Implant-supported bridge - This bridge is ideal if multiple teeth are missing as it requires tooth implants for placement.
Be sure to review your dental insurance plan carefully so you know what types of dental bridges and what materials are covered in your plan.
How much do dentures cost without insurance?
Dentures are another common option for replacing missing teeth. They are a removable replacement for missing teeth and surrounding tissues, that may be ideal if you’re missing all or most of your teeth. The cost of full dentures varies a great deal depending on where you live, the materials used, the size of the denture, whether you require any extractions, and whether you choose to get removable dentures or have your dentures implanted in the jaw.
Full dentures ranging from low-cost, mid-priced and premium dentures, can cost anywhere from $600 to $50,000 without insurance¹².
How much do partial dentures cost without insurance?
Partial dentures are typically ideal if you’re missing some but not all of your teeth. Like full dentures, they are a removable replacement for missing teeth and surrounding dentures. The cost of partial dentures depends on where you live, what materials are used, how many teeth need replacing, and whether you choose to get removable dentures or have your partial dentures implanted in the jaw.
The cost of removable partial dentures ranges from $1,000 to $1,500, while the cost of fixed partial dentures ranges from $1,300 to $3,000 or more without insurance¹³.
How much do major dental procedures cost? – Insights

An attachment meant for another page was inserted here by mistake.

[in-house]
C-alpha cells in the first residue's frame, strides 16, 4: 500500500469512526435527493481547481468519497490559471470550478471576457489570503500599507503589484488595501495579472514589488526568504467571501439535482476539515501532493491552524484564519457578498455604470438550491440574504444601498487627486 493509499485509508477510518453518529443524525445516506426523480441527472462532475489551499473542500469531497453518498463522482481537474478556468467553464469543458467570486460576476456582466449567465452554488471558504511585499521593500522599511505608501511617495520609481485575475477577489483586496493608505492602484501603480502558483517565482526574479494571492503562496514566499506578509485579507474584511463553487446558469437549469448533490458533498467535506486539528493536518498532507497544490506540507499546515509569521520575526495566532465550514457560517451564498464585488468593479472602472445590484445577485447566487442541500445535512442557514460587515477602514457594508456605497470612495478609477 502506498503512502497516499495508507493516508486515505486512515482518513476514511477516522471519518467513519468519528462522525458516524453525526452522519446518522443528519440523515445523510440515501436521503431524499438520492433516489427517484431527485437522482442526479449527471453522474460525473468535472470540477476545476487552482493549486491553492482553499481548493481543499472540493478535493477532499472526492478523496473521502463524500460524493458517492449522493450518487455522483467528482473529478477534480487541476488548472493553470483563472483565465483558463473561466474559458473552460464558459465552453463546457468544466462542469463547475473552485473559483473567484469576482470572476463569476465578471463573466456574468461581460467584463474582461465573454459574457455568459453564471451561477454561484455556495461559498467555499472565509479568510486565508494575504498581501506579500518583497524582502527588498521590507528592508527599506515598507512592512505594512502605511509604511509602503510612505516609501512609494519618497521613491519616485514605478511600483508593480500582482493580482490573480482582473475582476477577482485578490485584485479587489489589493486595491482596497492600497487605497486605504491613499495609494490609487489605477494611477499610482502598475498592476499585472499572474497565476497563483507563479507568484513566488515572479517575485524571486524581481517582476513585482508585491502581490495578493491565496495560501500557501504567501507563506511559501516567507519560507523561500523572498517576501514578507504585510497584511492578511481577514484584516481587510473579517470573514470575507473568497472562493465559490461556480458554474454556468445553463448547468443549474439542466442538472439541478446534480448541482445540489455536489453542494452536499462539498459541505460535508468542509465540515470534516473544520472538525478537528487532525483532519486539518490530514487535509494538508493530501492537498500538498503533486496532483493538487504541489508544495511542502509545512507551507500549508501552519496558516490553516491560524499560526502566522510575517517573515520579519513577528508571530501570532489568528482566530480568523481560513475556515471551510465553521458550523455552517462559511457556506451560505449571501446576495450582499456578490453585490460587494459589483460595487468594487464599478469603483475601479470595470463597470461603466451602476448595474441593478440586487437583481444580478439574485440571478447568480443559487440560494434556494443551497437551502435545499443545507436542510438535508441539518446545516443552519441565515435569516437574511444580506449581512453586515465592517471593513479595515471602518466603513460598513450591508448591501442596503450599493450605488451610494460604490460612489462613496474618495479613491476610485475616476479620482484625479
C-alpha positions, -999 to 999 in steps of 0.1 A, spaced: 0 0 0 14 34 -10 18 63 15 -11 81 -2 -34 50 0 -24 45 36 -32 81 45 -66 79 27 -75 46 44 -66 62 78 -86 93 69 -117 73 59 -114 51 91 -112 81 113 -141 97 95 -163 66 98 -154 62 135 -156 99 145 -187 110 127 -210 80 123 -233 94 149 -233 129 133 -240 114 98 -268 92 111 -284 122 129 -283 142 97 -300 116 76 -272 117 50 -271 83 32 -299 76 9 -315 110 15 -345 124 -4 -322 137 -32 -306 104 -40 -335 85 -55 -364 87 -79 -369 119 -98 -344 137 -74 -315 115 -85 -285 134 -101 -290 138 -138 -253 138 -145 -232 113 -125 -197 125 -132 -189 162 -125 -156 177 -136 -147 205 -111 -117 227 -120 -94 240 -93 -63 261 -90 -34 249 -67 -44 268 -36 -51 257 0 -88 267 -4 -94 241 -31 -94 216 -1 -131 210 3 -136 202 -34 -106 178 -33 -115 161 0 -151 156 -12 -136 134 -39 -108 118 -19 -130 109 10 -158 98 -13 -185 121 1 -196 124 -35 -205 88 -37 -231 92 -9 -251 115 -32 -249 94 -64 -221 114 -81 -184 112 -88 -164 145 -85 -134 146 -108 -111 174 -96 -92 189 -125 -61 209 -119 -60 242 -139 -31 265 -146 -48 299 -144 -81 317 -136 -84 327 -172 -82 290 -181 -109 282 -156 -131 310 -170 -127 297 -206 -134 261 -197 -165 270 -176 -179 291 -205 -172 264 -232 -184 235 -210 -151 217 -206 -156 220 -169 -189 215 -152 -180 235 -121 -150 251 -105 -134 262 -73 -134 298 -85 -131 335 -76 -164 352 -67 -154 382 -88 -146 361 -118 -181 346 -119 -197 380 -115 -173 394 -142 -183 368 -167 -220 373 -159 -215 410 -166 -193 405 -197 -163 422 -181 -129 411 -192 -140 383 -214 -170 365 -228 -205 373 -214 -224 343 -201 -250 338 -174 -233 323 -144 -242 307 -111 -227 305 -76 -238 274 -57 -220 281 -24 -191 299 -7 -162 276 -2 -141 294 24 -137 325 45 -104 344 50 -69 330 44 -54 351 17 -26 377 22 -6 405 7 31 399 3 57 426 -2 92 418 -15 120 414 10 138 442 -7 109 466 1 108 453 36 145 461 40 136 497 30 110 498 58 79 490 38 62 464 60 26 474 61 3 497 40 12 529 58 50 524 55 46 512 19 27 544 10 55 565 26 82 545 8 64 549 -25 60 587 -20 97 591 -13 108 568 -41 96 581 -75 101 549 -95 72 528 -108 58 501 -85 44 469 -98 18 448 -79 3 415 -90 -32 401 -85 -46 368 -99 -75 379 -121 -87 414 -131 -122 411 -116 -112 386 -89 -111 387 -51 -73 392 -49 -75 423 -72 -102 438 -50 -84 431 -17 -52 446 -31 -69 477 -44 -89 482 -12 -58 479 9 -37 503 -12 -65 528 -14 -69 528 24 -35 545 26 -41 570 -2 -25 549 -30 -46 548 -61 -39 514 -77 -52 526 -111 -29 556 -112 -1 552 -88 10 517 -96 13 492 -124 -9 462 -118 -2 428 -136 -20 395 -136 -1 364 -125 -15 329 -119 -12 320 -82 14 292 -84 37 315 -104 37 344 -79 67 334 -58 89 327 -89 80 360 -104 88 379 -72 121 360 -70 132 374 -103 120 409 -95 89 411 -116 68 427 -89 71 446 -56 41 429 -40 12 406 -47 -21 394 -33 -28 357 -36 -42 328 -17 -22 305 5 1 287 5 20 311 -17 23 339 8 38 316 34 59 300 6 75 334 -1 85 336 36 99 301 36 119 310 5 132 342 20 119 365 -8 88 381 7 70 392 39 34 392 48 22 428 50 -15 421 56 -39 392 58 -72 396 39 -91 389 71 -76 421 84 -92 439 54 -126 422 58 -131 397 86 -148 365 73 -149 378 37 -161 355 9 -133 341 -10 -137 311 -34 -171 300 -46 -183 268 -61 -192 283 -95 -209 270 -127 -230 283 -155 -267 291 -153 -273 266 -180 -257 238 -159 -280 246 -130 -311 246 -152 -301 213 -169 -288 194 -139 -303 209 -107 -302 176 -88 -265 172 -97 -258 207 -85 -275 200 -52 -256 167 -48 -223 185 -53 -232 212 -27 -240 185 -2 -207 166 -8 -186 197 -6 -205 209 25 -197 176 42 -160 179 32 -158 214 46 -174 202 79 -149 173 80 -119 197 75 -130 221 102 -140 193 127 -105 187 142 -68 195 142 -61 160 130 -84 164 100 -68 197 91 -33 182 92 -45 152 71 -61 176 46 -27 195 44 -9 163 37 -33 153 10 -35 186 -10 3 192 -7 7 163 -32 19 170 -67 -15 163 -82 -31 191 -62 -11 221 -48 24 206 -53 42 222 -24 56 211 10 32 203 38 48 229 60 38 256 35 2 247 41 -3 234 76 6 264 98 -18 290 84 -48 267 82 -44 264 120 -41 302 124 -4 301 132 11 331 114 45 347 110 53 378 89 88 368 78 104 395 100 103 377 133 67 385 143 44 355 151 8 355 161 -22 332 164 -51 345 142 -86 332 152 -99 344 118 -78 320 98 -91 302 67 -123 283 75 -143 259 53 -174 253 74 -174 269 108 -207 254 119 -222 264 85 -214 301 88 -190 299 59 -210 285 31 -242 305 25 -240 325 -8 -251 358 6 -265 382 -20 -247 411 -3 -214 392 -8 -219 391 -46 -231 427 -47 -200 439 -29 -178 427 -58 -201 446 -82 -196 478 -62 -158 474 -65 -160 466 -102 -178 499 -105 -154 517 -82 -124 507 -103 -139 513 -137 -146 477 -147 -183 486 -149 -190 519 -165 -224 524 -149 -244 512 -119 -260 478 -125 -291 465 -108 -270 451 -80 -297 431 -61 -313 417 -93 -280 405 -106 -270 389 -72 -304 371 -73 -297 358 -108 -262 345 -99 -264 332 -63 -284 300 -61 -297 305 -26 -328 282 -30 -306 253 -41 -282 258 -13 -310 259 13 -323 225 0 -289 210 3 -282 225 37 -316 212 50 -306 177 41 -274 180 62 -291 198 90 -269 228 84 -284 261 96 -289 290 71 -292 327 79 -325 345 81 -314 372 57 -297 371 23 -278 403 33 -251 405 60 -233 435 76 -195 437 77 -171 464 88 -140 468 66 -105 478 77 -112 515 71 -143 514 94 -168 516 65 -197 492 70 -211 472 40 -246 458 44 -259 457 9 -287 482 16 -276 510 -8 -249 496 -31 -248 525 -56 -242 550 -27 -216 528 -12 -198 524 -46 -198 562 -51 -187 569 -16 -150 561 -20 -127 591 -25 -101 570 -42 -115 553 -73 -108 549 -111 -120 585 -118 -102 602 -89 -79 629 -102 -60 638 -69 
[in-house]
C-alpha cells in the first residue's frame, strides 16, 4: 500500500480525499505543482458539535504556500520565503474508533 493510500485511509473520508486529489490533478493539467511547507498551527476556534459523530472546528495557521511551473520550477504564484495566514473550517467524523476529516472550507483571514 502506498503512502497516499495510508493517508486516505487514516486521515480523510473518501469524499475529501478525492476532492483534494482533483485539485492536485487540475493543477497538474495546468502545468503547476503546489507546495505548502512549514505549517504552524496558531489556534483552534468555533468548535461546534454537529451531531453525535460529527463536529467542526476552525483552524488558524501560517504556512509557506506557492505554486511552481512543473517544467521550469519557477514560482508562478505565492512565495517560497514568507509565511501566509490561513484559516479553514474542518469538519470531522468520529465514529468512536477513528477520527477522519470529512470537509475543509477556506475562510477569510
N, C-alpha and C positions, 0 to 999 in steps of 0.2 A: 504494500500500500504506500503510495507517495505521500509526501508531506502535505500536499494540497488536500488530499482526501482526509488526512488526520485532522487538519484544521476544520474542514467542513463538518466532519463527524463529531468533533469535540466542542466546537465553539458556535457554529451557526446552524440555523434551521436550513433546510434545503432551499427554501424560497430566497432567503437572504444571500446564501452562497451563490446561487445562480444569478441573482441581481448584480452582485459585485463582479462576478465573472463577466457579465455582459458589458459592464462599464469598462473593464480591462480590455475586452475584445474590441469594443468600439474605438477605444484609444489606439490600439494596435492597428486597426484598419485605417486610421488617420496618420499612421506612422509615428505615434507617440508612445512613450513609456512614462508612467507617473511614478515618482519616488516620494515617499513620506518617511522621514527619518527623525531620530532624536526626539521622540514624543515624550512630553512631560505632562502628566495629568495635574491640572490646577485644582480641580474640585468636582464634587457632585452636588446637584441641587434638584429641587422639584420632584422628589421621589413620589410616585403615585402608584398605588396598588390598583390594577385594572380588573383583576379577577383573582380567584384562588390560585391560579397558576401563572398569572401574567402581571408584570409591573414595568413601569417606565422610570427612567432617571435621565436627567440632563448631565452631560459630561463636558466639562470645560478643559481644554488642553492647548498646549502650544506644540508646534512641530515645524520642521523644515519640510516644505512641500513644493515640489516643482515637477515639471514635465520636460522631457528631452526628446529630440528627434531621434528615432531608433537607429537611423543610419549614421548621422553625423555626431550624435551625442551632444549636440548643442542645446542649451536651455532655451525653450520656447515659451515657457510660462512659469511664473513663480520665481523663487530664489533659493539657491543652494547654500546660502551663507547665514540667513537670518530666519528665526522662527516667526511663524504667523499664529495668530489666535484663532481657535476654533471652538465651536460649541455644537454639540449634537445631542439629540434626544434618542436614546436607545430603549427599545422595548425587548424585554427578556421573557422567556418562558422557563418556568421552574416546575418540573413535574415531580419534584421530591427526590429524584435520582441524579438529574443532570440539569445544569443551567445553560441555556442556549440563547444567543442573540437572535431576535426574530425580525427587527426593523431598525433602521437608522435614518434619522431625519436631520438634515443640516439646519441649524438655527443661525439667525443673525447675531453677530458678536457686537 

Dental insurance can help you not only take better care of your smile and save on the cost of routine dental care but also help you take care of any more serious problems that might arise. Learn more about the average cost of dental care like crowns, dental bridges, and dentures.
How much does dental insurance cost? Learn about premium and out-of-pocket costs of dental insurance.
Not sure how you’ll cover the cost of a dental crown? Learn how dental insurance helps with the cost of crowns.
Missing teeth don't just affect your smile. Learn how missing teeth can hurt your oral health.
Interested in purchasing dental insurance, but not sure where to start? Ask yourself these four questions first.
Does dental insurance cover dental implants? Learn how dental insurance may help you cover those costs.
Does dental insurance cover dentures? Learn how dental insurance may help you cover those costs.
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Brought to you by The Guardian Life Insurance Company of America (Guardian), New York, NY. Material discussed is meant for general illustration and/or informational purposes only and it is not to be construed as tax, legal, investment or medical advice. This is not dental care advice and should not be substituted for regular consultation with your dentist. If you have any concerns about your dental health, please contact your dentist's office.
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https://www.ada.org/~/media/ADA/Publications/Files/ADA_PatientSmart_Crowns.pdf, accessed January 2021
https://www.ada.org/~/media/ADA/Publications/Files/ADA_PatientSmart_Crowns.pdf, accessed January 2021
Brought to you by The Guardian Life Insurance Company of America (Guardian), New York, NY. Material discussed is meant for general illustration and/or informational purposes only and it is not to be construed as tax, legal, investment or medical advice.(exp.01/23)